Are Your Feet Itching Yet?
A Bonus Round of Vayishlach

A foot is a funny thing in Hebrew.  It naturally demonstrates a truth that investigative law enforcement officers know.  It is very hard for your feet to lie.  Your eyes can lie so well that they even made a country song out of it.  Your facial muscles can be trained to lie without detection.  Your hands give mixed signals.

The feet, however, tend to point in the direction they want to go. It take a conscious effort to make your feet lie.  Inexplicably, they point in the direction that your heart wants to go.  If you're having a conversation with someone, and both sets of their toes are aiming for the door, then you may be the only one enjoying the talk while he or she is ready to walk.  

The hotel lobbies in Israel are common meeting places for Orthodox "dates," which consist of a public meeting (no touching) to talk.  If there is interest, a second date (still no touching) is scheduled, and so on.  It doesn't take many of those conversations for the matchmaker to find out if she's made a good match.  If you happen to be in the lobby, it's easy to practice your "foot skills" by observing the dates. The toes tell the tale.  If her toes start pointing toward the exit, you can bet it's the last meeting, and vice versa.  If two sets of toes gradually align toward one another, then bingo!  You probably have a second date.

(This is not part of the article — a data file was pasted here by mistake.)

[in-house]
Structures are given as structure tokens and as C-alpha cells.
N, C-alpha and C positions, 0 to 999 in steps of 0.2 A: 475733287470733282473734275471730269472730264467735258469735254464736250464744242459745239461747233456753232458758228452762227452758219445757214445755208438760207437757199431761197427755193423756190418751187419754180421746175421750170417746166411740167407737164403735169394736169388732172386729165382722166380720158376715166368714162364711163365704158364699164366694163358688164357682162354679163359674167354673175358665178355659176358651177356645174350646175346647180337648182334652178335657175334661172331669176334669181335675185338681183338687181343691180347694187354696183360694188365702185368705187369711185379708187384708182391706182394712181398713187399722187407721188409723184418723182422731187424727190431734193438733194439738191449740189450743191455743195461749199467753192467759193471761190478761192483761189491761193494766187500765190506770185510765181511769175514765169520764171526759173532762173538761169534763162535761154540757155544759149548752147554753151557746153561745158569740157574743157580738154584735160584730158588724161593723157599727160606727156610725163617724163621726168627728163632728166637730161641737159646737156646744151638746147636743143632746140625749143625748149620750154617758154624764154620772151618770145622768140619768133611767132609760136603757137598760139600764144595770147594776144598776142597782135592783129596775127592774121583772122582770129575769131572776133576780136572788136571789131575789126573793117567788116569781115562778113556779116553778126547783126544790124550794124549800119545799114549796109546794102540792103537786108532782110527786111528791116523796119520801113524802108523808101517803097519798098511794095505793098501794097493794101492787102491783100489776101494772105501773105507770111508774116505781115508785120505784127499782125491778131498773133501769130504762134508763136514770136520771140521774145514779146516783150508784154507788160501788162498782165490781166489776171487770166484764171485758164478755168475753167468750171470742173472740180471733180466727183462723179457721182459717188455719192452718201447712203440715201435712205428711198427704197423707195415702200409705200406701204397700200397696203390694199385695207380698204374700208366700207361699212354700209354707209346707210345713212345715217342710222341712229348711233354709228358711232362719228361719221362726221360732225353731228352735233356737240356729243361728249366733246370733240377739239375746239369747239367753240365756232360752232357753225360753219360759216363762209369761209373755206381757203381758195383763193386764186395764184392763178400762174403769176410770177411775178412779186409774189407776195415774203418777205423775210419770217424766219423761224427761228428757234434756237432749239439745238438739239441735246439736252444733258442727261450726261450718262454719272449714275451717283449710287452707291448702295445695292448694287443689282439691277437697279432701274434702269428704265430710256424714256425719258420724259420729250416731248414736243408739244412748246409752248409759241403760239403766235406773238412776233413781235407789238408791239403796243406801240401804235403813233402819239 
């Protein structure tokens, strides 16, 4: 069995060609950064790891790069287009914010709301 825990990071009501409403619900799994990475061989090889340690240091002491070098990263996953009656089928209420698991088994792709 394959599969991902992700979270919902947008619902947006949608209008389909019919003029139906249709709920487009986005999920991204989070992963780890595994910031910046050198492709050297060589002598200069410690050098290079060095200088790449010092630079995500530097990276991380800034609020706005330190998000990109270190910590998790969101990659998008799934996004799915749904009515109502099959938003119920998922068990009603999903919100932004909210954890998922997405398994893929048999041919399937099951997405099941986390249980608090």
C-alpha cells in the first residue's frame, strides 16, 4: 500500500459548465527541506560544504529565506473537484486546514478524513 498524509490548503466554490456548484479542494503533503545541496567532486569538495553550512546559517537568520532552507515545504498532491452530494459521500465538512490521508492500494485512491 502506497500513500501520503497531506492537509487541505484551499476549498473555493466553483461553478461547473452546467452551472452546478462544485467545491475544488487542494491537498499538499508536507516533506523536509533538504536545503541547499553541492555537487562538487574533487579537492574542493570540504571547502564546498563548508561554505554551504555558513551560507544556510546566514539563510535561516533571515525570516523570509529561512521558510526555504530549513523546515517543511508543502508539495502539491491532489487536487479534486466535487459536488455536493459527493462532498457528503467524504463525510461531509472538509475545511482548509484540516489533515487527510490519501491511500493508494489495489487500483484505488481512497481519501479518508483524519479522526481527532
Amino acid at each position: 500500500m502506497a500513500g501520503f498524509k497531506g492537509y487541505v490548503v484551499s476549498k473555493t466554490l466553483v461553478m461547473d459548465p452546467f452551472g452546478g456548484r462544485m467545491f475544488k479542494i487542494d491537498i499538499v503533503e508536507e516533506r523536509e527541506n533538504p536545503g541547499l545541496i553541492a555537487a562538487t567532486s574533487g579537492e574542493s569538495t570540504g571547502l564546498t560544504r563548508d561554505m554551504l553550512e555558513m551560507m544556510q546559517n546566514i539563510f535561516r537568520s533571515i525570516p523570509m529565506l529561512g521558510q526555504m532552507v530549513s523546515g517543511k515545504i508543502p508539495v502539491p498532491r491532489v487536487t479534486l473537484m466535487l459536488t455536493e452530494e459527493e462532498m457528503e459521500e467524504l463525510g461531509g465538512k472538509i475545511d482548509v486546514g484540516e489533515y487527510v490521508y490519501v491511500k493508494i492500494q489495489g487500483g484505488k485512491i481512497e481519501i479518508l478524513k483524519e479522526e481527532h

The Bible knows what the heart and feet know: they are connected. Your toes will point to what your heart desires.  Your feet will take you there.  In the synagogue, the Aaronic benediction is pronounced each Shabbat.  After each line of the blessing, the congregants whisper, "Ken yehi ratzon." 

May Adonai bless you and keep you.
Ken yehi ratzon .

May Adonai make His face shine upon you and be gracious to you.
Ken yehi ratzon .

May Adonai lift up His countenance upon you and give you peace.
Ken yehi ratzon.

"Ken yehi ratzon" affirms the blessing.  It roughly translates to "May You so desire the blessing upon me."  The ratz in ratzon means "run." What we desire, we run to.

In this week's Torah portion, Esau ran to Israel and kissed his neck.  In this meeting, Esau "lifts his eyes," a phrase of prophecy.  "Who are these?" he asks Israel.